Give Wales energy powers to speed up ‘slow’ Westminster plan to tackle ‘crippling’ bills say Plaid Cymru
Plaid Cymru’s Westminster leader, Liz Saville Roberts MP has called for Westminster to pass energy powers over to Wales as they’re “taking too long” to deliver solutions to the climate change crisis and “crippling energy bills”.
The UK Government’s plan includes developing a new Wylfa nuclear site “as soon as possible this decade” and an ambition for more offshore wind.
But Liz Saville Roberts said that the lack of clarity over investment for Wales was “exasperating” and called for the devolution of more energy powers to Wales in order to “deliver the green investment needed to create jobs and opportunities”.
She also highlighted the need for a national energy company, Ynni Cymru, which forms part of Plaid Cymru’s Cooperation Agreement with the Welsh Government.
The Welsh Affairs Committee found earlier this year that while Wales could be a leader in renewable energy, infrastructure issues, such as grid capacity, could hinder renewable energy projects and pose a significant challenge to the ambitions of both the UK and Welsh governments in meeting net zero commitments.
“Weeks later than promised, this half-baked strategy disappoints on many counts – its level of ambition lacklustre, the level of funding too low, and its lack of urgency in terms of decarbonisation utterly disheartening, including inexplicable new oil and gas developments,” Liz Saville Roberts said.
“Westminster is taking too long to deliver the net-zero solutions to our climate and energy crises – leaving households struggling with crippling energy bills.
“The lack of clarity about what investment will come to Wales as a result of this so-called strategy is exasperating. All we have is a non-committal objective for Wylfa and no mention of Trawsfynydd, despite Welsh Government’s development body, Cwmni Egino, already being in place.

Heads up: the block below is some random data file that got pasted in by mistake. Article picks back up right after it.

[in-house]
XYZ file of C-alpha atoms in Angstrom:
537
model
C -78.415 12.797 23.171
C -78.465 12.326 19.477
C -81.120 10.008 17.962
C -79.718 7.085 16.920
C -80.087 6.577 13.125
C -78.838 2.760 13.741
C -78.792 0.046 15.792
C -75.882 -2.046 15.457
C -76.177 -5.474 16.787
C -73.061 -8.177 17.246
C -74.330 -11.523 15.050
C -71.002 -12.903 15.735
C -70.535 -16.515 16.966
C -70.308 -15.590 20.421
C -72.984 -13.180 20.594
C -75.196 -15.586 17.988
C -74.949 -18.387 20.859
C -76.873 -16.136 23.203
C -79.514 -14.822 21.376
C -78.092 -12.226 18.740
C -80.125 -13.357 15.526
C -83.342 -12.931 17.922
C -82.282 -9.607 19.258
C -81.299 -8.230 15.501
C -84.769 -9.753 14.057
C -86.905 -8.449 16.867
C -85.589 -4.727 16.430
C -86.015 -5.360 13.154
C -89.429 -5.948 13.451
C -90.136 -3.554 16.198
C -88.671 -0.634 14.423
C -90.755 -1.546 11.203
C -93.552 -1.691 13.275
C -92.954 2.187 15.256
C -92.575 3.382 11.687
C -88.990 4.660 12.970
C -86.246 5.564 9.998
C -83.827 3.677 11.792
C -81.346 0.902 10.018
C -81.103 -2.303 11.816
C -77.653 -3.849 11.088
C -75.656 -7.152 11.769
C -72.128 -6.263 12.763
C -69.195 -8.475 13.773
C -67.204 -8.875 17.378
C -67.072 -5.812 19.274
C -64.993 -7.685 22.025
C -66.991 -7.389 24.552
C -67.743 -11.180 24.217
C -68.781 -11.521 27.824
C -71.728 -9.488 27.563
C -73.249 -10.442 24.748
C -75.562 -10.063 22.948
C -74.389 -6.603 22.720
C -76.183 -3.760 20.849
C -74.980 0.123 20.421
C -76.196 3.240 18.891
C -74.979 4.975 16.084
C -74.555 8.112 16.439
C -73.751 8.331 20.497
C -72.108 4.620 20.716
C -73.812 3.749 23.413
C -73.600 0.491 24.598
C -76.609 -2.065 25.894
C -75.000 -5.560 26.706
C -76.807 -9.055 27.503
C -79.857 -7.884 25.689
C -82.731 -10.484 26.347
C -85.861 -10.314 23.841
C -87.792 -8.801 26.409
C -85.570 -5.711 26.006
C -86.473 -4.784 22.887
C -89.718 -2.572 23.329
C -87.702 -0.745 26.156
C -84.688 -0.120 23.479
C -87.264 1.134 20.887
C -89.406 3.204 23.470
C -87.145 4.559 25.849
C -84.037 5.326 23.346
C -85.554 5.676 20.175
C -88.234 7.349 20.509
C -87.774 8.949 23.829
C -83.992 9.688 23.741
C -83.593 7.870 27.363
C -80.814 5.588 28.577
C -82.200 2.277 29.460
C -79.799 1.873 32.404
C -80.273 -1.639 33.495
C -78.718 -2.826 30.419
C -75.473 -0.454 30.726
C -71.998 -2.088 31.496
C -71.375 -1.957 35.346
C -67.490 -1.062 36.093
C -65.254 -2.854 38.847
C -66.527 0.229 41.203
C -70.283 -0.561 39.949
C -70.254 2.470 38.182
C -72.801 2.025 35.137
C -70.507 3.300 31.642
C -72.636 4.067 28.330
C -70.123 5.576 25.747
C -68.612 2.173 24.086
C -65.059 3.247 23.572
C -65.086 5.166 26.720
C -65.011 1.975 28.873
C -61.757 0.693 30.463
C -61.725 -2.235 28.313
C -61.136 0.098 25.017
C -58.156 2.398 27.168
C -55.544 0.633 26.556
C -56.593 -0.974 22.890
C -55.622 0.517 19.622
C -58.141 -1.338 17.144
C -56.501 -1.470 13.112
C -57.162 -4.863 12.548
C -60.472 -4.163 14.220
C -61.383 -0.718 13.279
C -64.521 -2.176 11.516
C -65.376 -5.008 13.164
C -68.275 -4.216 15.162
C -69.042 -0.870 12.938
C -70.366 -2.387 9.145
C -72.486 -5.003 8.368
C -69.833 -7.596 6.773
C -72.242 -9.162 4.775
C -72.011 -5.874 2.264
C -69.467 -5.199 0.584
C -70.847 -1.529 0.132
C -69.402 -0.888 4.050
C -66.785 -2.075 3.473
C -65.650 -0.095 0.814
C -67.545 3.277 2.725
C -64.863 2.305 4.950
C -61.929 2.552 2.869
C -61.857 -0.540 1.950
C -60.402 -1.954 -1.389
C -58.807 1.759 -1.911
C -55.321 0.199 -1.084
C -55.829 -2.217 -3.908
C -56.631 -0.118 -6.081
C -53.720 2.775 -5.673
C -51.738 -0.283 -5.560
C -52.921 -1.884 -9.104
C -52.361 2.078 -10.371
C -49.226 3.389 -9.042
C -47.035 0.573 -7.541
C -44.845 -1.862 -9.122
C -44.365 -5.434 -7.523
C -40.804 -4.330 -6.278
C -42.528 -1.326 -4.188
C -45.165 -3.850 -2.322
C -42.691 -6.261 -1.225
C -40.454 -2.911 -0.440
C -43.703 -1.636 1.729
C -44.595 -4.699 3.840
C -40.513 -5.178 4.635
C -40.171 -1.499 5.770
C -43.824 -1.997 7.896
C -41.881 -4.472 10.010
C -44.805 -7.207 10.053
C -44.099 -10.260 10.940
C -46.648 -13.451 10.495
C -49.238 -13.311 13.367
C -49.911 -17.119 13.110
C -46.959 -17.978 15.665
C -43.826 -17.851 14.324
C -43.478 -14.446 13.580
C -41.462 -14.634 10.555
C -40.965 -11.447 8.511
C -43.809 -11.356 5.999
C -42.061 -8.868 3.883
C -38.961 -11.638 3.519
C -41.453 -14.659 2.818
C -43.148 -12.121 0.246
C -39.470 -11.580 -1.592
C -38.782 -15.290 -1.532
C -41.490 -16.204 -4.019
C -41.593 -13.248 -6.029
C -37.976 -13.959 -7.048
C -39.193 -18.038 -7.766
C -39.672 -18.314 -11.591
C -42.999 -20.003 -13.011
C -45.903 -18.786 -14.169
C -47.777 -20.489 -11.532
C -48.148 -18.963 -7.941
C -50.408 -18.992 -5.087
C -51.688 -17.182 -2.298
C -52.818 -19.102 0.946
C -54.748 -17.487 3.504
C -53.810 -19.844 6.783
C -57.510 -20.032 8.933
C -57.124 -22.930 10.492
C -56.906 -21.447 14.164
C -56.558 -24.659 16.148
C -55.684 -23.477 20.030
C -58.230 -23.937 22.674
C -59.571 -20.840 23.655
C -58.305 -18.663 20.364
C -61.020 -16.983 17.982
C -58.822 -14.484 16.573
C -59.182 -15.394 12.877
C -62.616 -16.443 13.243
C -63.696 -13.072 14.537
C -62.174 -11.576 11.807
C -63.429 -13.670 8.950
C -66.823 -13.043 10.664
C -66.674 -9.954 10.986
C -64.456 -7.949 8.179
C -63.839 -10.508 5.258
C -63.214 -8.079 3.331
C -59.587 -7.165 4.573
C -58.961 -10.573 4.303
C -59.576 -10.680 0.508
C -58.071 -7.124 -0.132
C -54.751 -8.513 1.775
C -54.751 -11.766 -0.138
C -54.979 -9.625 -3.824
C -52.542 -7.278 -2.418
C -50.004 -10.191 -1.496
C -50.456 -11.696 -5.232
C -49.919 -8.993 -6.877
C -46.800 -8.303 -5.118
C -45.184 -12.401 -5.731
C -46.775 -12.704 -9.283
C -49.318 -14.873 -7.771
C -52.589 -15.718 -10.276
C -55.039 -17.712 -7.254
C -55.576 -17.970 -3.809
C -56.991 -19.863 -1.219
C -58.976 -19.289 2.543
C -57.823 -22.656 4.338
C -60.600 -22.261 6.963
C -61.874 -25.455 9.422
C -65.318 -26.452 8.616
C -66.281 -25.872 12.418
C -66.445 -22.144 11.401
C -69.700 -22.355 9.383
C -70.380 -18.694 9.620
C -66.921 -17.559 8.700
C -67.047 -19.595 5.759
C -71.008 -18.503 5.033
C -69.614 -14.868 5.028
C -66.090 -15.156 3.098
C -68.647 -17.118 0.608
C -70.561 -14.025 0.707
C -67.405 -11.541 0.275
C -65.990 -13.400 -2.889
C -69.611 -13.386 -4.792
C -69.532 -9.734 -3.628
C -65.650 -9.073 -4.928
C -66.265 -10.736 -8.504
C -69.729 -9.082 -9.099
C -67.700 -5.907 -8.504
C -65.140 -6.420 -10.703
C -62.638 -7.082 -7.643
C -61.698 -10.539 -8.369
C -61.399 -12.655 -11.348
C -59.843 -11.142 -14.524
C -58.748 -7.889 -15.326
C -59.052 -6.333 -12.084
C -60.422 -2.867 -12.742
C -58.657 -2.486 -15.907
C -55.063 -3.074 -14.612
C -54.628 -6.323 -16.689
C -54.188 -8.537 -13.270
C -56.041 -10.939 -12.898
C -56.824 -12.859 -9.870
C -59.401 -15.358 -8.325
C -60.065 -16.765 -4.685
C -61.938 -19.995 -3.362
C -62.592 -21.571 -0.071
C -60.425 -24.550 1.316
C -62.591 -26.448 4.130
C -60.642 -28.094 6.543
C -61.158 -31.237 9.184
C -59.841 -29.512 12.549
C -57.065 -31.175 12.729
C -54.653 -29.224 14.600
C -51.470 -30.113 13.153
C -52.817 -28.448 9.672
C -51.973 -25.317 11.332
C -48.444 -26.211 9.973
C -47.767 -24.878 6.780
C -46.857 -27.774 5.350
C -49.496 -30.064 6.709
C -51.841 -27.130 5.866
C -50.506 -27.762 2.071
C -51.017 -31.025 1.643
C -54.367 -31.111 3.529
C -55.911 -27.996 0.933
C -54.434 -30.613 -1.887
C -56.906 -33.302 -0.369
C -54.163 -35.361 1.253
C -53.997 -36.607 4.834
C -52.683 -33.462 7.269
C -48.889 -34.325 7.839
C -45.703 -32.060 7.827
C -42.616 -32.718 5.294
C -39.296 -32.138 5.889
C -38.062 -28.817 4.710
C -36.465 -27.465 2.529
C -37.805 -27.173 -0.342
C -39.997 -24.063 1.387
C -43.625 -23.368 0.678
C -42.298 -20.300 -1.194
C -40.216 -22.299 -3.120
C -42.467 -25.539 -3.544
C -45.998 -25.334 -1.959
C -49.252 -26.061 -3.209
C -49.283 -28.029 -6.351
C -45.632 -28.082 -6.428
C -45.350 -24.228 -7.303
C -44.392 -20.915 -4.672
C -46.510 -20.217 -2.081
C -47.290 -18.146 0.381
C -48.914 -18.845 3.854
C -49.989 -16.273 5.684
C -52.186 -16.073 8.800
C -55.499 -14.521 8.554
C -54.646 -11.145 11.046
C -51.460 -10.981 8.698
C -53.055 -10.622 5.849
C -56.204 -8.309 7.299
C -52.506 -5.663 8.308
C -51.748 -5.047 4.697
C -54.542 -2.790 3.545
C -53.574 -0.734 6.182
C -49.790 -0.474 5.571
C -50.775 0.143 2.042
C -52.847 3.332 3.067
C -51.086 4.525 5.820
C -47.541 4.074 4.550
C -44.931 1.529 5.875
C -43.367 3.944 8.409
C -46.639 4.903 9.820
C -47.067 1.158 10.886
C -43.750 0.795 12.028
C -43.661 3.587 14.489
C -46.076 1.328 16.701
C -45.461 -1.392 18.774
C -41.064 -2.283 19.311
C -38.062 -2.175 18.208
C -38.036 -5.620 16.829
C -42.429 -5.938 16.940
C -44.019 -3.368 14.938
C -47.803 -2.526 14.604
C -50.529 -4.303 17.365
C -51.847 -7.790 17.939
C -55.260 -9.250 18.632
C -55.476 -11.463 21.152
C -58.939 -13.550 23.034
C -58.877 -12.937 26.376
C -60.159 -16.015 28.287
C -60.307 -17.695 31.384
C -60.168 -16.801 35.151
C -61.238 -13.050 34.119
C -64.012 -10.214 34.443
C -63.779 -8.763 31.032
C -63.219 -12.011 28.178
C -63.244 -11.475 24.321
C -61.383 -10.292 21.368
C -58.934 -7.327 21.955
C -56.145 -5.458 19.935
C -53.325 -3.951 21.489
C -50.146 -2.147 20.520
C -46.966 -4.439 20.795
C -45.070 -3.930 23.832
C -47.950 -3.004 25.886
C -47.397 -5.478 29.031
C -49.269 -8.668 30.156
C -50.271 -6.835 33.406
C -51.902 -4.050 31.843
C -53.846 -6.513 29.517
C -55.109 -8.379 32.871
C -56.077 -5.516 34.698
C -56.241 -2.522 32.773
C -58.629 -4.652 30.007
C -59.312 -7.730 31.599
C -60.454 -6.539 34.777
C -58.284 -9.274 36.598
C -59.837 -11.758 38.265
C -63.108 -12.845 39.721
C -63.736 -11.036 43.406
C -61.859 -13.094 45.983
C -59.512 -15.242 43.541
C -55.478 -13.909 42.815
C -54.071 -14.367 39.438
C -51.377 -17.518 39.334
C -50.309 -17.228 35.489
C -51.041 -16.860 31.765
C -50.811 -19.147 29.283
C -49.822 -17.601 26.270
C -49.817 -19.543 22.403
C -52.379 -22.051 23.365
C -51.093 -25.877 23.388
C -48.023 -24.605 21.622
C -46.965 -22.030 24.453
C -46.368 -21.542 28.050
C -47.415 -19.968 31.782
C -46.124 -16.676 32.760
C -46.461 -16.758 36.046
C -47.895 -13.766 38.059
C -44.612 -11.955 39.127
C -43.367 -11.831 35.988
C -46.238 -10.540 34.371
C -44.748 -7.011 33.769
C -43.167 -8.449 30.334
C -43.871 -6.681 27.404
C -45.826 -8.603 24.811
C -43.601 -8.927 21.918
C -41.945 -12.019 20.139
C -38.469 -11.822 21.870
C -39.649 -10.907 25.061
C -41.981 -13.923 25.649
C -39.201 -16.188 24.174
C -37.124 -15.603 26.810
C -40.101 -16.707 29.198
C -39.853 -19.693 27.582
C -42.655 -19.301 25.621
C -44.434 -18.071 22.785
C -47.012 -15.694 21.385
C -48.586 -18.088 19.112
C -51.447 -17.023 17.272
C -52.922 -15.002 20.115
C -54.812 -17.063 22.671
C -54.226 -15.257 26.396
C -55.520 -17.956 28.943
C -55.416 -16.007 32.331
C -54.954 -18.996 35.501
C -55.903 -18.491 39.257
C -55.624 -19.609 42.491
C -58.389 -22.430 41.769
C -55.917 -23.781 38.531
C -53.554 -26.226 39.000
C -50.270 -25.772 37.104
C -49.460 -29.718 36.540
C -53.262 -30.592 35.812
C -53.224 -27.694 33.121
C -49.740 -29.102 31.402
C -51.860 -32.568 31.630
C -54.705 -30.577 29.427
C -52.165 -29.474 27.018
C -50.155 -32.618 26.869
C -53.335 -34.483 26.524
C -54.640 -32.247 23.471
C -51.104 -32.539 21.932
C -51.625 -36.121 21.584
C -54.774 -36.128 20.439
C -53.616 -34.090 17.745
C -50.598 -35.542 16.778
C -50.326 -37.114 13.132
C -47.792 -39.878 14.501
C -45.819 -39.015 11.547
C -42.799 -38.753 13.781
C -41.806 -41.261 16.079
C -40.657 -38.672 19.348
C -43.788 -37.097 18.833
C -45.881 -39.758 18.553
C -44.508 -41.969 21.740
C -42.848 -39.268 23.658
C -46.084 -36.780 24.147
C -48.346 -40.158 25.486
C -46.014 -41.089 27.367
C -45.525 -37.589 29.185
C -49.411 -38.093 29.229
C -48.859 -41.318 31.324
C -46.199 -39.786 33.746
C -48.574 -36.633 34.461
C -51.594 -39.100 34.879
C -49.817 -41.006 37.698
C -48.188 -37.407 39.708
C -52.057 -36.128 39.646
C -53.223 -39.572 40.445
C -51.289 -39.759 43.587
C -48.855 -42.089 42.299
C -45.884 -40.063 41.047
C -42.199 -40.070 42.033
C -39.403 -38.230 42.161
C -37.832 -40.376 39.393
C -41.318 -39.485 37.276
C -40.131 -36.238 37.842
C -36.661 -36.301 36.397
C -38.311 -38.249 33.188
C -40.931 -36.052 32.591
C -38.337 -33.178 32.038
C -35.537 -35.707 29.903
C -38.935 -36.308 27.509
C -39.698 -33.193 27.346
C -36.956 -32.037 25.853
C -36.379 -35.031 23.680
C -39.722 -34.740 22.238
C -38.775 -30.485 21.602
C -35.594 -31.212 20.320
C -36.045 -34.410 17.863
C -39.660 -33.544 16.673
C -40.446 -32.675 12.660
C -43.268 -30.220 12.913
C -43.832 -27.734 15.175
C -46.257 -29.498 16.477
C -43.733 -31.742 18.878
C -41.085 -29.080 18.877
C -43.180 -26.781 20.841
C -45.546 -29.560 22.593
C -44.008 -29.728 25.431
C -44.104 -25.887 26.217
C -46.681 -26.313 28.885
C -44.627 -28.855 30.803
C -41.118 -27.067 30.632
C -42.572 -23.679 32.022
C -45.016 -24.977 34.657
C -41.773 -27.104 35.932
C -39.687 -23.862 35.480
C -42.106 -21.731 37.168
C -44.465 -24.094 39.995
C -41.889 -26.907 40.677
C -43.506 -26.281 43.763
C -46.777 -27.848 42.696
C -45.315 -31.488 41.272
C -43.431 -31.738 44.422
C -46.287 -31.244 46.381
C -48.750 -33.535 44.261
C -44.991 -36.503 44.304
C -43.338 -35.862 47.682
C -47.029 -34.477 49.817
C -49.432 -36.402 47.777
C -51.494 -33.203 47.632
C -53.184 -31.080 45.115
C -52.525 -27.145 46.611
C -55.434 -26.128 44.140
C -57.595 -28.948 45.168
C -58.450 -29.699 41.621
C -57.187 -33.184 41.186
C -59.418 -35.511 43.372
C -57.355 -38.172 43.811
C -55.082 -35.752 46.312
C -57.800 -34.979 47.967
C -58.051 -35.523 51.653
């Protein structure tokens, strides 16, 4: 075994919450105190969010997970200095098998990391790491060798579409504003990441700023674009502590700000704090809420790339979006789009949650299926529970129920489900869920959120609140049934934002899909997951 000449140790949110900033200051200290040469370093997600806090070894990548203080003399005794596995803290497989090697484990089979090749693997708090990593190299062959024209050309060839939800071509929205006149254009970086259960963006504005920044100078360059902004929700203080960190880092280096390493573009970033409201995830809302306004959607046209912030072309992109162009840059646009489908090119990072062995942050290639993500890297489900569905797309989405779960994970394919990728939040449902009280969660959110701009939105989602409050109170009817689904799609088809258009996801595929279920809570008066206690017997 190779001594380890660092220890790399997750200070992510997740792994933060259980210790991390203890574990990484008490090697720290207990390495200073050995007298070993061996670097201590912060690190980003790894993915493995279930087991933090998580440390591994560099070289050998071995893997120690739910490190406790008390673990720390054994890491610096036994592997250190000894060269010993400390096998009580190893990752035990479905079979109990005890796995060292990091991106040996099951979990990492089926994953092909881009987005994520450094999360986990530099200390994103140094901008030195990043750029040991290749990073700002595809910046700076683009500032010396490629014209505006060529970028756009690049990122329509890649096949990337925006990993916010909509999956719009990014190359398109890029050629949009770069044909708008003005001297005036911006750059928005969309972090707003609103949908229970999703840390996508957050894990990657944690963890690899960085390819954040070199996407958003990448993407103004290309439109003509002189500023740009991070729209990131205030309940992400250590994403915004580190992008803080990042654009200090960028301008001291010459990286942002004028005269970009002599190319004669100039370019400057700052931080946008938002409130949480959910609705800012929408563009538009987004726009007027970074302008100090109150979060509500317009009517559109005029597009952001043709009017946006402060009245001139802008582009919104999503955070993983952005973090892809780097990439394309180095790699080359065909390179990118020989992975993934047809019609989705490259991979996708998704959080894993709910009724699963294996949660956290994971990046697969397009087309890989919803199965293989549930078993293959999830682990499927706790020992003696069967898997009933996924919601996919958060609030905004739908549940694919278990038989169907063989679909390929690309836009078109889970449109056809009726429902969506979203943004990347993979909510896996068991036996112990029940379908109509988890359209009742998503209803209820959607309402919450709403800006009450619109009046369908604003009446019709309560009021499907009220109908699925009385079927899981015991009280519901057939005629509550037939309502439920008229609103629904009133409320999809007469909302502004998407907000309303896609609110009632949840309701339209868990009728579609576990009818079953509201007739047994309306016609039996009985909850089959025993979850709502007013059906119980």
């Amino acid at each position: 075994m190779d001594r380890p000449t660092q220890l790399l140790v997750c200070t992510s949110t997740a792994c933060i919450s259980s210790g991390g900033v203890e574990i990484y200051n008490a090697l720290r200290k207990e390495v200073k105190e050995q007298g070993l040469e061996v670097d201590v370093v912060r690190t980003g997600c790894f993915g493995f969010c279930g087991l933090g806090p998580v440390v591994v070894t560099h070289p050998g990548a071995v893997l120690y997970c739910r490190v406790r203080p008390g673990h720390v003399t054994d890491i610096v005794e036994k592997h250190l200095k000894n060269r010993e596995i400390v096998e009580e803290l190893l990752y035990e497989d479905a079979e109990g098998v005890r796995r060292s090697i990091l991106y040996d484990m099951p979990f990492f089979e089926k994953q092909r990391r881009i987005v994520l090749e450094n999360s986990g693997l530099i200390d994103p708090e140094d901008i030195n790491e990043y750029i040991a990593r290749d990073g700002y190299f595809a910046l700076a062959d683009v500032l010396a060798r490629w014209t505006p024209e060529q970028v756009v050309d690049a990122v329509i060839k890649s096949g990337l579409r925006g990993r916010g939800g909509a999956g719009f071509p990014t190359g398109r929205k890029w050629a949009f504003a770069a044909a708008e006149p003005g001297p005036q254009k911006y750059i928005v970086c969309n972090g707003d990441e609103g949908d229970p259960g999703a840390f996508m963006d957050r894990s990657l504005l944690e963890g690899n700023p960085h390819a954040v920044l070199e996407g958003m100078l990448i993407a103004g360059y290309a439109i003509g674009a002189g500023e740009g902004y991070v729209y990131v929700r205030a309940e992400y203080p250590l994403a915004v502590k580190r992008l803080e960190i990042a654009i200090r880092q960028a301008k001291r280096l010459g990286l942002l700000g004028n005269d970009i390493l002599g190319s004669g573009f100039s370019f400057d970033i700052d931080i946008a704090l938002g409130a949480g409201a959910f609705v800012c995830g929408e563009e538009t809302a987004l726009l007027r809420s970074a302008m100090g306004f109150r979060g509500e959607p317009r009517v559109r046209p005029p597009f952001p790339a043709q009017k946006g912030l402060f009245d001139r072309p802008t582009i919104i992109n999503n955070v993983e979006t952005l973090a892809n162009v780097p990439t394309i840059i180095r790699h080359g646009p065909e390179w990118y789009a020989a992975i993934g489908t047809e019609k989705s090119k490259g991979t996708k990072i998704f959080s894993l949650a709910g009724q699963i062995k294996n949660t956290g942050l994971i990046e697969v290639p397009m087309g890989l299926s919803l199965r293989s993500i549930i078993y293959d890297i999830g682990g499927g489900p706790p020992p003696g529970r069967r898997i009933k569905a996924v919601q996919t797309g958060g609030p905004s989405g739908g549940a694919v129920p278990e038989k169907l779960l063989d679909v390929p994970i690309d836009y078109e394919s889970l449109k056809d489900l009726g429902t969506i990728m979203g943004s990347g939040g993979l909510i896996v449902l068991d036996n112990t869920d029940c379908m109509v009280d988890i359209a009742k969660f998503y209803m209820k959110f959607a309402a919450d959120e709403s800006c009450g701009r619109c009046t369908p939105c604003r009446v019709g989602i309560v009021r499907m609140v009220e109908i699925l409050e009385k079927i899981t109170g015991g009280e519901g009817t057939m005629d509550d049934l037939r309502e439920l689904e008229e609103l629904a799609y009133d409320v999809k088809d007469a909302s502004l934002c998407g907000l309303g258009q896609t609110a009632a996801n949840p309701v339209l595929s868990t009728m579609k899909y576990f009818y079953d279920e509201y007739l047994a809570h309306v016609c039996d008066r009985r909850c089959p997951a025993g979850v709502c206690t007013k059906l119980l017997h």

“Neither do we have any details of what new investment will be made for offshore wind in the Celtic Sea. We urgently need more powers over energy in Wales so that we can deliver the green investment needed to create jobs and opportunities.
“Today is a missed opportunity for the UK Government to back Wales by increasing our capital investment powers so that we can make the long-term investments that net-zero requires. This clearly underlines Wales’s need for its own energy development company to responsibly maximise our own renewable energy potential, as set out in Plaid Cymru’s Cooperation Agreement with the Welsh Government.
“Worse, a clear failure of the strategy is to address a main roadblock under Westminster’s remit to renewable energy development in Wales – grid capacity. Glossy Westminster announcements about energy supply mean nothing when the underlying energy infrastructure to connect renewable energy projects to homes and businesses simply doesn’t exist.
“Net-zero requires less Westminster spin and more hard work to deliver the gritty and expensive upgrading of our national grid to make it fit for the 21st Century.
“The elephant in the room today is energy efficiency. Reducing our use of energy is the quickest and most effective of reducing energy bills – so it is perplexing that the UK Government has yet again failed to deliver a rigorous, accessible and transformational energy efficiency programme for households. Better home insulation not only leads to better quality of life, but also puts more money in people’s pockets.”
‘Too little, too late’
Prime Minister Bois Johnson earlier defended the Government’s new energy strategy in the face of criticism it does nothing to help people with soaring bills now.
The Prime Minister said the strategy, which sets out aims to boost new nuclear power, offshore wind and hydrogen, is a long-term plan focusing on energy supply, “undoing the mistakes of the past and taking the big decisions now”.
He said the Government was “already doing a huge amount to help people with the immediate cost of living and of course we are going to do more”.
But Labour leader Sir Keir Starmer said the energy strategy is “not enough” and is “too little, too late” to help families with rising costs.
“All we’ve got today is a cobbled-together list of things that could and should have been done over the last 10 to 12 years, and it doesn’t even tackle really important things like insulating homes, which could save £400 on everybody’s bill,” he said.